European film vs US dominance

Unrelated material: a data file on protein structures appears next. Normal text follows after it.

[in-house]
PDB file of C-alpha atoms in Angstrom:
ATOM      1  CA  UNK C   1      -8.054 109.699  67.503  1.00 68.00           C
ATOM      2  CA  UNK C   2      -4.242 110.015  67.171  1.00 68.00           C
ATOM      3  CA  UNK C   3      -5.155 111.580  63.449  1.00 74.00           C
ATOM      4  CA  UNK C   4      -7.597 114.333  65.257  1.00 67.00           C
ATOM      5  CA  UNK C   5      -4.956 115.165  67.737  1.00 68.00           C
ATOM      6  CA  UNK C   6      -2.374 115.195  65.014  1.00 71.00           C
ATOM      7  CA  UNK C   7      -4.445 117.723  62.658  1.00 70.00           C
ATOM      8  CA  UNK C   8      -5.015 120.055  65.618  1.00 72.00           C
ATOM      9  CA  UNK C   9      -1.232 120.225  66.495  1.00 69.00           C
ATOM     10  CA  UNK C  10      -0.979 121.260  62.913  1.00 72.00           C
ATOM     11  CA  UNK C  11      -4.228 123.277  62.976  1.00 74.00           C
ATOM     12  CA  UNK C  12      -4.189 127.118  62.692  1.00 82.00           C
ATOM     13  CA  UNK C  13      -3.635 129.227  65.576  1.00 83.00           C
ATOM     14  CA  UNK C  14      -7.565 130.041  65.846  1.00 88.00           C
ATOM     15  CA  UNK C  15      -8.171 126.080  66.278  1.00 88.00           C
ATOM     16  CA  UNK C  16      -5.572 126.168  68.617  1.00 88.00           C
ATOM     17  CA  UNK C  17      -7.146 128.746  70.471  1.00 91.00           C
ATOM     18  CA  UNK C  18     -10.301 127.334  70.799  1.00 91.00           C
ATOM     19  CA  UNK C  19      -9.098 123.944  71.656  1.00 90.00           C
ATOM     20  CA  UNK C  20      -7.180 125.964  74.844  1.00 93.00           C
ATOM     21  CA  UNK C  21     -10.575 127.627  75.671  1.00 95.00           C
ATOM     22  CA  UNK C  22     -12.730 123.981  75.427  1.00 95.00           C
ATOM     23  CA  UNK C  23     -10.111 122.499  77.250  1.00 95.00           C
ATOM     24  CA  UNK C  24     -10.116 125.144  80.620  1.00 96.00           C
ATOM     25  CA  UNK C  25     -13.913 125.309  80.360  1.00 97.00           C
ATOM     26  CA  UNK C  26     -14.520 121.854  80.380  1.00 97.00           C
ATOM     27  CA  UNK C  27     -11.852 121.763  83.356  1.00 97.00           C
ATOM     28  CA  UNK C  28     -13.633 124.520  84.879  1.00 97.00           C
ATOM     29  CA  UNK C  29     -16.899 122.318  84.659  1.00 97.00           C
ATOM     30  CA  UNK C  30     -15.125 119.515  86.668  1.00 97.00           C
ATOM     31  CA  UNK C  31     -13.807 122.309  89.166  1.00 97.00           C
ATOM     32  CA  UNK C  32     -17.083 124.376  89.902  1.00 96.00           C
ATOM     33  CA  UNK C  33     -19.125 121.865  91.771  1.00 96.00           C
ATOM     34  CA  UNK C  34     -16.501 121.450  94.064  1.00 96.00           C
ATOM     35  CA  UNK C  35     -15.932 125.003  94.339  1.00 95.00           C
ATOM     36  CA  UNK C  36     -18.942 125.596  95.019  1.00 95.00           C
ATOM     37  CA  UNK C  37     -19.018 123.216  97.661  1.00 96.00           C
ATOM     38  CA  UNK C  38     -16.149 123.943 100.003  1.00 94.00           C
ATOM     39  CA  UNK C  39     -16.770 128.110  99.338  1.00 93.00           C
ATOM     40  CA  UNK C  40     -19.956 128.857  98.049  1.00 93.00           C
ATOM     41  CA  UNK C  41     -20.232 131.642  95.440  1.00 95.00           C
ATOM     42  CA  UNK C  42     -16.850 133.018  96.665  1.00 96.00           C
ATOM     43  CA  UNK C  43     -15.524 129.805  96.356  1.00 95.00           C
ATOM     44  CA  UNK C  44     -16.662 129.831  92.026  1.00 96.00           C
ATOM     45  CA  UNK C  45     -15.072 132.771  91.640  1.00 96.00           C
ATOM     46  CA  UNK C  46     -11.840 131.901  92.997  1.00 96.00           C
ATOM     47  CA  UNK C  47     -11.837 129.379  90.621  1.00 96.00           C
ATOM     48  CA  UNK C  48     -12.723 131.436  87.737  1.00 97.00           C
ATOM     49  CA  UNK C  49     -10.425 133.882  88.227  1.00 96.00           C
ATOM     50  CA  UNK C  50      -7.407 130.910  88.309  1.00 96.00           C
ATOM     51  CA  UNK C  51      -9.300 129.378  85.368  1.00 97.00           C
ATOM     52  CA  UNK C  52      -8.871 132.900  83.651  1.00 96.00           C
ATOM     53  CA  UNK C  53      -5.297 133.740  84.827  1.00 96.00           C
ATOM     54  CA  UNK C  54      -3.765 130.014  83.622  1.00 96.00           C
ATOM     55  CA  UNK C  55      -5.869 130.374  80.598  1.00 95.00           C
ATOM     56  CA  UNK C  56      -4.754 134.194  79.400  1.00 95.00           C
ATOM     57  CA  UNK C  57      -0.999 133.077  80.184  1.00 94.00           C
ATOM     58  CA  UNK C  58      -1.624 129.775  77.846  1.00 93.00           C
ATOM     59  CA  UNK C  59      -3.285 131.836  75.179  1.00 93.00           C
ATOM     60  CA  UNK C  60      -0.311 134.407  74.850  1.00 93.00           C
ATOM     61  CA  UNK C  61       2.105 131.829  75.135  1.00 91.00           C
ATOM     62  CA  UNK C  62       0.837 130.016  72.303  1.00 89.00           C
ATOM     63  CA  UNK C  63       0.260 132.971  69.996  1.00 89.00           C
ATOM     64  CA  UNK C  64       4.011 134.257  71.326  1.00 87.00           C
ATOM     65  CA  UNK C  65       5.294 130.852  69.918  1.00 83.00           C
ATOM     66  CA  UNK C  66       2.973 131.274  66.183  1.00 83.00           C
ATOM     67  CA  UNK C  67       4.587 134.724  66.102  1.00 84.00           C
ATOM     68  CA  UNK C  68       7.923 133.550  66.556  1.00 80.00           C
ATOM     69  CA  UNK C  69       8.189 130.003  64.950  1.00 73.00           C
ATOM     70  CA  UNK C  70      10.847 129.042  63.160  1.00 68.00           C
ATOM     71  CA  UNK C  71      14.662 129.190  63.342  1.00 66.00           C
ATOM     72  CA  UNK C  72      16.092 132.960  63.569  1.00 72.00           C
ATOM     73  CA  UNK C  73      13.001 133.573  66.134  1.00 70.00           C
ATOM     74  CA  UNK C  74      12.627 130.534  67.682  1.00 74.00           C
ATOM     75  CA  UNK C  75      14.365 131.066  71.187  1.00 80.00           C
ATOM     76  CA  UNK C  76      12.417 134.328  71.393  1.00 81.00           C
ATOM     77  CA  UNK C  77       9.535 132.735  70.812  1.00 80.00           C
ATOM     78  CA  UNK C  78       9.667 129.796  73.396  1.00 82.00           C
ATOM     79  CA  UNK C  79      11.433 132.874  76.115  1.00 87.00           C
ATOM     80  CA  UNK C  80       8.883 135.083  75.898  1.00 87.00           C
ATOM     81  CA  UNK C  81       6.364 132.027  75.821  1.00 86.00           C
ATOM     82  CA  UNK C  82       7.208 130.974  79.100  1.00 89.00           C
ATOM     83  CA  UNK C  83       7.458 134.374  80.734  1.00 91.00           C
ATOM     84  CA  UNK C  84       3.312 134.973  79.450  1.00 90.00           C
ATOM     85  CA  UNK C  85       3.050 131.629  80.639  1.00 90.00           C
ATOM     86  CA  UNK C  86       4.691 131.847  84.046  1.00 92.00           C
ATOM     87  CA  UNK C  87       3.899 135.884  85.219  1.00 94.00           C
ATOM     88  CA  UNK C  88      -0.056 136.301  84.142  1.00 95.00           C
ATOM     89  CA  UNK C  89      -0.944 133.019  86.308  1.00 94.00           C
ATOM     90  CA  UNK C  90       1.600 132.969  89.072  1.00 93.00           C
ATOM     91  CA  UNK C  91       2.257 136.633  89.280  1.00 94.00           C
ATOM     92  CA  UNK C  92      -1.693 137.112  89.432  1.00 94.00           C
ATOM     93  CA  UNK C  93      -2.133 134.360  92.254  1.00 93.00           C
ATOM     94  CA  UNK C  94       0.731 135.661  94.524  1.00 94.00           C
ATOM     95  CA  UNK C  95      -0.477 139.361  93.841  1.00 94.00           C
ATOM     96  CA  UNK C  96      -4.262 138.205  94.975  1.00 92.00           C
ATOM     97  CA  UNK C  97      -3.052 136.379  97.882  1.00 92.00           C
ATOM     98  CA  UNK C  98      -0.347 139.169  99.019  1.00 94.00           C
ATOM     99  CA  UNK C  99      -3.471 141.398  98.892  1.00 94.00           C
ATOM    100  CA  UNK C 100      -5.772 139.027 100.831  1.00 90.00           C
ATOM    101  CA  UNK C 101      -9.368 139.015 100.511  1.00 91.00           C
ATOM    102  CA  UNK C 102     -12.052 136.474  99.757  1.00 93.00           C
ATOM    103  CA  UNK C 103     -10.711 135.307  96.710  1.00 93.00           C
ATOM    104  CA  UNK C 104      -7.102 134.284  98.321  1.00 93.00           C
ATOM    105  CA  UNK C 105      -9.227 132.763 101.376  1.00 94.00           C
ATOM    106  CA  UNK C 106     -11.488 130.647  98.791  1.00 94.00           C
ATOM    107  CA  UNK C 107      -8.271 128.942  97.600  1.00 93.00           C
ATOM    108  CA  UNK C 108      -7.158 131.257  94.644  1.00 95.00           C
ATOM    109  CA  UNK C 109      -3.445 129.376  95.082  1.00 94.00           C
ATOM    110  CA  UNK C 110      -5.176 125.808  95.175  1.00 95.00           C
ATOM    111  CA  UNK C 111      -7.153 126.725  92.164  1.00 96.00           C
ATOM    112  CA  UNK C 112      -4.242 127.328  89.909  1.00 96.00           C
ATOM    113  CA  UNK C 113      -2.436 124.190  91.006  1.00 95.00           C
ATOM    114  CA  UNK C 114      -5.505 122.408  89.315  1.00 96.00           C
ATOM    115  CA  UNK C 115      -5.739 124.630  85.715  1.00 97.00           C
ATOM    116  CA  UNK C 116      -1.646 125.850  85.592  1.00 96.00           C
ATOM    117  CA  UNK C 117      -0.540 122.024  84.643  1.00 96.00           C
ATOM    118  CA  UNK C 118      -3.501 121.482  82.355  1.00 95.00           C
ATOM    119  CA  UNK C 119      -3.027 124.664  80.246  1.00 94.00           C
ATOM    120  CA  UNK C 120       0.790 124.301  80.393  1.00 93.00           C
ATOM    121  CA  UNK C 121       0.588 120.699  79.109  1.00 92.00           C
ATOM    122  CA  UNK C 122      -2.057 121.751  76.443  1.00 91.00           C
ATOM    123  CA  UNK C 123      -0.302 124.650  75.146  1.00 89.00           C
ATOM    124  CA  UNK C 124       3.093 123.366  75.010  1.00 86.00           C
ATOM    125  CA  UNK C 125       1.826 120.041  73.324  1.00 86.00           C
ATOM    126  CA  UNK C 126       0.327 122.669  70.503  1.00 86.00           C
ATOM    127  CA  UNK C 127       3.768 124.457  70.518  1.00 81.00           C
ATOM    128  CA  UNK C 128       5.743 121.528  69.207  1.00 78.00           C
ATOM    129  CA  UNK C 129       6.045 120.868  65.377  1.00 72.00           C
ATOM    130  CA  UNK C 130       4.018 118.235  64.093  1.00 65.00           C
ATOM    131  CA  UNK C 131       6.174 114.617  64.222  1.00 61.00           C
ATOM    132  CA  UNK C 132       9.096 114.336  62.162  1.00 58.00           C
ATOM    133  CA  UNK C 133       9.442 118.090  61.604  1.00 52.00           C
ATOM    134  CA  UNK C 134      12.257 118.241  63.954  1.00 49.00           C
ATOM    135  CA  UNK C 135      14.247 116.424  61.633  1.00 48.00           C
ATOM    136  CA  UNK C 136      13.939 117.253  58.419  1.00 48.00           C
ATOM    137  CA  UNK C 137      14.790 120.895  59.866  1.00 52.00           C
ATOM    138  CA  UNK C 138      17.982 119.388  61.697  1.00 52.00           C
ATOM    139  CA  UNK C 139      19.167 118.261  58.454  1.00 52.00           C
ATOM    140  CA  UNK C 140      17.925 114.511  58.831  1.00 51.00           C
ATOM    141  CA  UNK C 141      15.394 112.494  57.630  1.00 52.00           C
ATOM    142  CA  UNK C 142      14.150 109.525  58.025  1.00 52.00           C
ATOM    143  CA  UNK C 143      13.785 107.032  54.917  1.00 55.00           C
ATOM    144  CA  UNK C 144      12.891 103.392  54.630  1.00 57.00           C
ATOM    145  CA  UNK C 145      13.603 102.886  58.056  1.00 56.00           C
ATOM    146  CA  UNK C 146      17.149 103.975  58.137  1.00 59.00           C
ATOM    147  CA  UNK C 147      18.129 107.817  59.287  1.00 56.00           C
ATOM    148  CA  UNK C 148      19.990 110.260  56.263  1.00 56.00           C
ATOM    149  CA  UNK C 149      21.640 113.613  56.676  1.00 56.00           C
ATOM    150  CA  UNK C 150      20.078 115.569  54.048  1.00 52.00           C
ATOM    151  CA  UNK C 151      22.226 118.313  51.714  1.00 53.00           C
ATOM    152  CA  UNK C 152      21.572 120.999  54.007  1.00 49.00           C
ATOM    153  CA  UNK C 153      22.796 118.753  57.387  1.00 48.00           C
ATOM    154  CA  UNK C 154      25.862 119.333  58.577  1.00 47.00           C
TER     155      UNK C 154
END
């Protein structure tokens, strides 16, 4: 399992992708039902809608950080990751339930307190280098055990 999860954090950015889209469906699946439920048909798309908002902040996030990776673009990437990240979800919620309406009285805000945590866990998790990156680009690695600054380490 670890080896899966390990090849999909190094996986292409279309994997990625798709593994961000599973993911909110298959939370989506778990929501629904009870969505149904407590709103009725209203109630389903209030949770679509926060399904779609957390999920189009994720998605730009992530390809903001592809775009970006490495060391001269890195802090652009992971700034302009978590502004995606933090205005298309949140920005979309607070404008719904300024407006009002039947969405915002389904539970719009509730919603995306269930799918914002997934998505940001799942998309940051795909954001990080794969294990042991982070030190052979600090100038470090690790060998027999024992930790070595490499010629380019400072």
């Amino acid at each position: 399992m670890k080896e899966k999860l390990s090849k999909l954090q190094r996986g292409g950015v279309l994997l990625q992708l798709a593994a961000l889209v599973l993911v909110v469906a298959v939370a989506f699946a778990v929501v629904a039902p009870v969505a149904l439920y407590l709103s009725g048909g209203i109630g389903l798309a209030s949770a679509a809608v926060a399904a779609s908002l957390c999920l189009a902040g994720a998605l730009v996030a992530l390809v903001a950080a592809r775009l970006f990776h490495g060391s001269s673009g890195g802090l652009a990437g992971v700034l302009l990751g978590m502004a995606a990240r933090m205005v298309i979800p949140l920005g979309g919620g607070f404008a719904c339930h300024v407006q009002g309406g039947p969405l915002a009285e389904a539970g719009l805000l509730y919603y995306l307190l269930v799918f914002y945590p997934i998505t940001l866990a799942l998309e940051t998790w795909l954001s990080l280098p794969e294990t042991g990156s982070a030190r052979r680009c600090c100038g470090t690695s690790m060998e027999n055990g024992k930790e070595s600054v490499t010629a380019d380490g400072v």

THESSALONIKI – More unified European film production and distribution networks could help challenge American domination of the movie industry and other problems, Greece’s culture minister urged yesterday. Evangelos Venizelos – whose nation currently leads the European Union – suggested representatives of film centers from EU countries meet before the end of Greece’s presidency next month to examine forming a federation. «The problem of the European cinema is not one, it is 26: that of the European Union and each of its 25 countries,» said Venizelos at a conference on the future of European cinema in light of the Union’s enlargement from 15 to 25 countries next May. Each country wanting to maintain its national filmmaking «often limits its horizons and gives us… a problem of structuring the Europe of 25 in the face of the United States,» he told the gathering. Venizelos said he would appeal to the European Investment Bank for assistance. European film industry representatives attending the conference outlined problems faced by European cinema: a US dominance of European box offices, deficient cinema education and the lack of local interest in European movies. «We have a great percentage of American films and there is no room for our neighboring countries in our cinemas anymore,» said German director Peter Fleischmann, adding that it is impossible for European cinema to make 1,000 copies of their films for distribution like Hollywood studios. He said digital cinema eventually might help solve this, but «we have not yet reached that point.» Others complained of lost opportunities because of Europe filmmaking deficiencies. «Harry Potter is European literature produced by Americans because there is no European production mechanism,» said Polish director Andrzej Zulawski. But many speakers focused on a more general issue presented by an expanded Europe: rekindling interest in the culture of other member states. «The fewer Polish directors or actors we know, the less we are interested,» Fleischmann said. «We need to find stimuli on a mass level in order to reawaken the interest.» «Film education is the best tool for a better European film climate,» added Angela De Kuijper, project manager at the Dutch Institute for Film Education, who suggested beginning cinema education with young students. Set to join the EU next year are Poland, Hungary, Slovakia, Lithuania, Estonia, Latvia, Cyprus, Malta, Slovenia and the Czech Republic.

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